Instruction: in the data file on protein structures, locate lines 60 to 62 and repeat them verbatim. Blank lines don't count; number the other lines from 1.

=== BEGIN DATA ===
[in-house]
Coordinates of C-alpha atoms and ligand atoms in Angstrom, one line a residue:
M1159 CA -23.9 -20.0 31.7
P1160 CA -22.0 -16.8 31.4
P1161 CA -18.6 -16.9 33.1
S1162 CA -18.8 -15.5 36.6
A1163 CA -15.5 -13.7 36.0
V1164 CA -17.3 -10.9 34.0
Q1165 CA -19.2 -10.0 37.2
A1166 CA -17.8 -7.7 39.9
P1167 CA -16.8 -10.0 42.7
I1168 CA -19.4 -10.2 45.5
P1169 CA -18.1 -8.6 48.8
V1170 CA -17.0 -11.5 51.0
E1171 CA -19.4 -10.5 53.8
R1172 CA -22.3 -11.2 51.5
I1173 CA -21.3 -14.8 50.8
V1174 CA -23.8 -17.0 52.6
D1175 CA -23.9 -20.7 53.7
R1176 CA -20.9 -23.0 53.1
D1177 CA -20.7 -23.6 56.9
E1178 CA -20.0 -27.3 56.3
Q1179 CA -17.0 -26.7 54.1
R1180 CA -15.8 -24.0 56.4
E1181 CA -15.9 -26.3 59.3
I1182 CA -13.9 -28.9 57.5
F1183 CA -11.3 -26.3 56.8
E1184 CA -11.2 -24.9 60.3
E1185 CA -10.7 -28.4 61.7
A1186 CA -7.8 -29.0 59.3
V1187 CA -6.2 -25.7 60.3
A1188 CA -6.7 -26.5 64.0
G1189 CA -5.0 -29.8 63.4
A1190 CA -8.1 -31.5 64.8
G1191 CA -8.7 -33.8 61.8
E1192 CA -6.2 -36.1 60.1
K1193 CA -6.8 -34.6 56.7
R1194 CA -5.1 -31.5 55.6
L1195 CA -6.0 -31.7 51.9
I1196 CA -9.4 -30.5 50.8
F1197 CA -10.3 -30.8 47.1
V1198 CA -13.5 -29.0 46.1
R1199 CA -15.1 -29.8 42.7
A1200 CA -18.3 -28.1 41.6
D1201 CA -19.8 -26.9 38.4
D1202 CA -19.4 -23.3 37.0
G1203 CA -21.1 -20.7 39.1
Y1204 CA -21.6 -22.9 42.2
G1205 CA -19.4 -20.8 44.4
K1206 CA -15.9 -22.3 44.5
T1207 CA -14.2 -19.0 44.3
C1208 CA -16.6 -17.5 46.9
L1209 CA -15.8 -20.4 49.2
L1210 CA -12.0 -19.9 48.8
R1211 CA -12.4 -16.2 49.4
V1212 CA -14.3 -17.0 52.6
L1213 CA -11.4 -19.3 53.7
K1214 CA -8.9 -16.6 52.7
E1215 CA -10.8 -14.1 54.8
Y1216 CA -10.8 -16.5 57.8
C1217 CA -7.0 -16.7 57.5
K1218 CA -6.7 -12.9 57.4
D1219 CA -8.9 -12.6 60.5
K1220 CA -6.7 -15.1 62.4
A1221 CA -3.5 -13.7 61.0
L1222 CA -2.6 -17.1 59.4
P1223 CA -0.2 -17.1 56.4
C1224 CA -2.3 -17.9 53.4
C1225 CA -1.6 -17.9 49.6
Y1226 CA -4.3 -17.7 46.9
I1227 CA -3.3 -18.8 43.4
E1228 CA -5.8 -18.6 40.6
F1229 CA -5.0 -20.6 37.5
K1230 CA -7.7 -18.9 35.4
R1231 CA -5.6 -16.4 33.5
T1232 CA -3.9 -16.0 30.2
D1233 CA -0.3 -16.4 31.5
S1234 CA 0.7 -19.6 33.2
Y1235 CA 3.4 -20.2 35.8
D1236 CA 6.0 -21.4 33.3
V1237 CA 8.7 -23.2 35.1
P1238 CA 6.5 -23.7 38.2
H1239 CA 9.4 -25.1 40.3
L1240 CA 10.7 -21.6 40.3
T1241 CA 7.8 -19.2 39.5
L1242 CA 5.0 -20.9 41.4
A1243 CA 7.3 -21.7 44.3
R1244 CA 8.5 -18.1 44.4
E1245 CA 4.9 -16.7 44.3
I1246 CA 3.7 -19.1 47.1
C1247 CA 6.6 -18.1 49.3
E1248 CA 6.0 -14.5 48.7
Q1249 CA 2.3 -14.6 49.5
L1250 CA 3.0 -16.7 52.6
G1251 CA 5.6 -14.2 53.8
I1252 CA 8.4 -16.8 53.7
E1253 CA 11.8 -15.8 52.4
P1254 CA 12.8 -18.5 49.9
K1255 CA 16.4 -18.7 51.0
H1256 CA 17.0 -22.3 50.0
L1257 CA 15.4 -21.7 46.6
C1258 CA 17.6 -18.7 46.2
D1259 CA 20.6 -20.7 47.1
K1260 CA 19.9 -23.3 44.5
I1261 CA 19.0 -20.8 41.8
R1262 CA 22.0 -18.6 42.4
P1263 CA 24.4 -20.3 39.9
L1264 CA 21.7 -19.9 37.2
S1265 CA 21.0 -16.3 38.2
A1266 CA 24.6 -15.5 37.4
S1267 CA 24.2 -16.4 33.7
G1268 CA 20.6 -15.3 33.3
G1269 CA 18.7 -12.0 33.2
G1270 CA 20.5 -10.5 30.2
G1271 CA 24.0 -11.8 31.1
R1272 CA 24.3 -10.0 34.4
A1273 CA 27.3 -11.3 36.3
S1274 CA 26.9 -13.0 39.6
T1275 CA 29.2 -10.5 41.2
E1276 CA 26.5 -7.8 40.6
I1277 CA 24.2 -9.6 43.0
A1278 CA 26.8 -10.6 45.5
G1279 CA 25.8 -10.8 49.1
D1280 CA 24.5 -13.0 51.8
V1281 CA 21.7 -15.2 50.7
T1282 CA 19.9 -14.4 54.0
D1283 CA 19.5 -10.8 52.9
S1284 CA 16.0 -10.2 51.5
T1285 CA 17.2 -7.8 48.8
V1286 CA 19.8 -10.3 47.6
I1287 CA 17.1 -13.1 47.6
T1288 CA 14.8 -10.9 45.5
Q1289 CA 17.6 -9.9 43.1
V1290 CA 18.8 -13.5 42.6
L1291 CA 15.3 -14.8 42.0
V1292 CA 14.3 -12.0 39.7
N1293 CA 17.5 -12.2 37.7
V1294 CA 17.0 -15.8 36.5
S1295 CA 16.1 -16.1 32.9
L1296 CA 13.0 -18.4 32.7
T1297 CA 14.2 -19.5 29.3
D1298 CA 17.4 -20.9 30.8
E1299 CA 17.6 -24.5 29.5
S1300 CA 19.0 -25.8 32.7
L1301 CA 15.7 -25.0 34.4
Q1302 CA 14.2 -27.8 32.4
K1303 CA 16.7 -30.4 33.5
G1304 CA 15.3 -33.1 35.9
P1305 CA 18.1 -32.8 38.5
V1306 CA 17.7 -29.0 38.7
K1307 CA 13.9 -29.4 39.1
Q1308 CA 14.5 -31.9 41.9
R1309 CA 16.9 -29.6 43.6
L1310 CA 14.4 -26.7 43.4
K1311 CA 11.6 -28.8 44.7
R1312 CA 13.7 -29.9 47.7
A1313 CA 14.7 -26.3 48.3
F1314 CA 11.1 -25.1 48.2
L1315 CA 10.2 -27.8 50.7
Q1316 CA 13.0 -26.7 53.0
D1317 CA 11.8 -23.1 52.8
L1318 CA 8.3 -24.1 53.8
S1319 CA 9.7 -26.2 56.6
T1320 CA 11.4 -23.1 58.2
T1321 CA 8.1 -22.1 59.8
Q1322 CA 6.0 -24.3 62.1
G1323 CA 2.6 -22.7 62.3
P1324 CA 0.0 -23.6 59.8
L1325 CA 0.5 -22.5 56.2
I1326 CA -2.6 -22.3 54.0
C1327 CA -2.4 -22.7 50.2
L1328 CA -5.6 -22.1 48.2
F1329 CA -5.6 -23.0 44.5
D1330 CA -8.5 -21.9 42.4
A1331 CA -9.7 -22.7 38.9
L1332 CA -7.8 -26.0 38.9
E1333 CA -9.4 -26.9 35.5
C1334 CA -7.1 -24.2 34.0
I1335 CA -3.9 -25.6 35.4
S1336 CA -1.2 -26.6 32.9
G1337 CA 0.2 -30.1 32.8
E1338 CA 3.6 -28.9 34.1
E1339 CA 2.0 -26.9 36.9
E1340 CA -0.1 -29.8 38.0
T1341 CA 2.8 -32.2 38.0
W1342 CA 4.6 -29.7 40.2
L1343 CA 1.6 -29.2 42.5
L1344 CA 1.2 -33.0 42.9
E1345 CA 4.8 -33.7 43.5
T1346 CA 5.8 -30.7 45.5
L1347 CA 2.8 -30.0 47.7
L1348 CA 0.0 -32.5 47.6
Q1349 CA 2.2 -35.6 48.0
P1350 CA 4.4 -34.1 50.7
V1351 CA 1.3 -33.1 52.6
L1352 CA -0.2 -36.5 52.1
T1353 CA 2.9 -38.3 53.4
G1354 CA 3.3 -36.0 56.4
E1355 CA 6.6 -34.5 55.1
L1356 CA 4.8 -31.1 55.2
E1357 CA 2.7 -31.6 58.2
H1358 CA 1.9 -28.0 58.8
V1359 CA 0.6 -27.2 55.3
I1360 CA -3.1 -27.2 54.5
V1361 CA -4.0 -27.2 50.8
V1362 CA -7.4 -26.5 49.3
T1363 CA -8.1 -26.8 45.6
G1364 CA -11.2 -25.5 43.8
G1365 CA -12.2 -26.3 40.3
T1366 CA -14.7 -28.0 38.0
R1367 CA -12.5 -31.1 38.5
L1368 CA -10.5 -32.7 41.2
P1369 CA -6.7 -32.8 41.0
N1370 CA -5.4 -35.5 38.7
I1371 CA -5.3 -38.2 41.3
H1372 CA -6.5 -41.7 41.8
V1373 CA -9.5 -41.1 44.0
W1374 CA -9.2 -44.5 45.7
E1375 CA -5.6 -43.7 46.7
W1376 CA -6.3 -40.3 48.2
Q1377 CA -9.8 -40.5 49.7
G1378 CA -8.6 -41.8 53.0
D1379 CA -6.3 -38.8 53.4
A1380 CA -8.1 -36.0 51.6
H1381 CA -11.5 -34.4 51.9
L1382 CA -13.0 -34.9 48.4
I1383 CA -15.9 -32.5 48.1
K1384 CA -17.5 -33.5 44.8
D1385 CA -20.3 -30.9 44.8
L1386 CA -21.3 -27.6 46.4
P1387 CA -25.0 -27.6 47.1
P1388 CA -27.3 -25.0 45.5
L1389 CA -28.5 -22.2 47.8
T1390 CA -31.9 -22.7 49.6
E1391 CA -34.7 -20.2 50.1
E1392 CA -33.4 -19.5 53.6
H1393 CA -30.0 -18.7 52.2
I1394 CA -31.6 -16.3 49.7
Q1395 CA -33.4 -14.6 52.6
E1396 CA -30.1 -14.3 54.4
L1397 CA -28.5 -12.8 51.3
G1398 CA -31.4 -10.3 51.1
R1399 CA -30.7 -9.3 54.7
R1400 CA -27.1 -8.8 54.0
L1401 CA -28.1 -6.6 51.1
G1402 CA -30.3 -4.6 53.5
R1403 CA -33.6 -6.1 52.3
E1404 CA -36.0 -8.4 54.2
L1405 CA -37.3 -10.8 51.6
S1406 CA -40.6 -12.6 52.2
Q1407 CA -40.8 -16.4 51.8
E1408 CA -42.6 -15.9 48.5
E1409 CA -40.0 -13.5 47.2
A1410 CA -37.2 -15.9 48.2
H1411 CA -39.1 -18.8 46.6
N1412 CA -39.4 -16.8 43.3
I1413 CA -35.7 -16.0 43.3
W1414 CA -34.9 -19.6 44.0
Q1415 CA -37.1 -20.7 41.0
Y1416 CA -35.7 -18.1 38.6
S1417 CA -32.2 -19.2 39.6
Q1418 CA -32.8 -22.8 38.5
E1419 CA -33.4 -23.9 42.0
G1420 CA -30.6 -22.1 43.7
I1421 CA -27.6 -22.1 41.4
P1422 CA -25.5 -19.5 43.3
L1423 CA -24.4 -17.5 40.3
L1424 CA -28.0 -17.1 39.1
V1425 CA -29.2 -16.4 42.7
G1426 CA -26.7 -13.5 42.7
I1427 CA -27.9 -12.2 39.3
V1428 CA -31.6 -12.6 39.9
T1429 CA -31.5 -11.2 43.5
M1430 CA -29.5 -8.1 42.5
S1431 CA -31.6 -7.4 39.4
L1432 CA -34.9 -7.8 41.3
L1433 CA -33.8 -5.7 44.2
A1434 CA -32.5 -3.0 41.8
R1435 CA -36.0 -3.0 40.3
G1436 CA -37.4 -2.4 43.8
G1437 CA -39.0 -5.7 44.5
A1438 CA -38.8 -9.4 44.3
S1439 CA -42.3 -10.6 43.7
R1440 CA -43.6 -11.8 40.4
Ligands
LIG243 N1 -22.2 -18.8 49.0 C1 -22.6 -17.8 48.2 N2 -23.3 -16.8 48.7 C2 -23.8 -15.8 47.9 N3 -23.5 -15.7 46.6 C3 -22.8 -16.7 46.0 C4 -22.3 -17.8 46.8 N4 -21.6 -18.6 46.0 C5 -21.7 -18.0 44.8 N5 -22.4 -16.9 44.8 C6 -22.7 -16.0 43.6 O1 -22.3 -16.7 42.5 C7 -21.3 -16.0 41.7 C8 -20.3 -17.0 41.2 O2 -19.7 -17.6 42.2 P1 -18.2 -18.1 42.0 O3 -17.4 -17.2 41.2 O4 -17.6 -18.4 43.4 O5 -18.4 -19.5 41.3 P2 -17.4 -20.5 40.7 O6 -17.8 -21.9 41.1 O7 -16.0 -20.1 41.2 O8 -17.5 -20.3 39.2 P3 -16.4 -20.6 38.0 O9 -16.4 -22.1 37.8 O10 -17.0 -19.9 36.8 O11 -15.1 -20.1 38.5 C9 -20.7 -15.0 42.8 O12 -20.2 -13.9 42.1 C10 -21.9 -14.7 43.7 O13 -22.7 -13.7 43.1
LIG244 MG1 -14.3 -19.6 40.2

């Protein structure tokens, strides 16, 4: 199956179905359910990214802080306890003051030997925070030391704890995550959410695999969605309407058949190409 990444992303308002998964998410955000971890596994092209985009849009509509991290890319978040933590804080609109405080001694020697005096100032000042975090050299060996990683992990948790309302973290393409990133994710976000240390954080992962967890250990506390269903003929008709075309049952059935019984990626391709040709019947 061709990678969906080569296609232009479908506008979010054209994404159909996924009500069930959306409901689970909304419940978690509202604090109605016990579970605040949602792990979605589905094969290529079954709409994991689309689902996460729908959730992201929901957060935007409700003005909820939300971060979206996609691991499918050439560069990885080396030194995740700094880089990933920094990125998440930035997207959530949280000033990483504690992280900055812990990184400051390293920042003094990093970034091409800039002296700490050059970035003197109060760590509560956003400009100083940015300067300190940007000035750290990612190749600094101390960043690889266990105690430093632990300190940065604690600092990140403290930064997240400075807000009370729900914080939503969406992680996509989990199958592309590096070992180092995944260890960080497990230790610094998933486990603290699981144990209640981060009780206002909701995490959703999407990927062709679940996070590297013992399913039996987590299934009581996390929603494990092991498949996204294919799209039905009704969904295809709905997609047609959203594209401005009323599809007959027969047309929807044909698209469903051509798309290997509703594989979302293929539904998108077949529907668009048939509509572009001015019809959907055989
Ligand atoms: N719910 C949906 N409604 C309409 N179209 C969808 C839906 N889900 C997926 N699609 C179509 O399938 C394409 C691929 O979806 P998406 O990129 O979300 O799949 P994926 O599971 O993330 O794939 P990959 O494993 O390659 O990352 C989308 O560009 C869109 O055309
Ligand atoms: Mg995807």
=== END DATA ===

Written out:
Y1216 CA -10.8 -16.5 57.8
C1217 CA -7.0 -16.7 57.5
K1218 CA -6.7 -12.9 57.4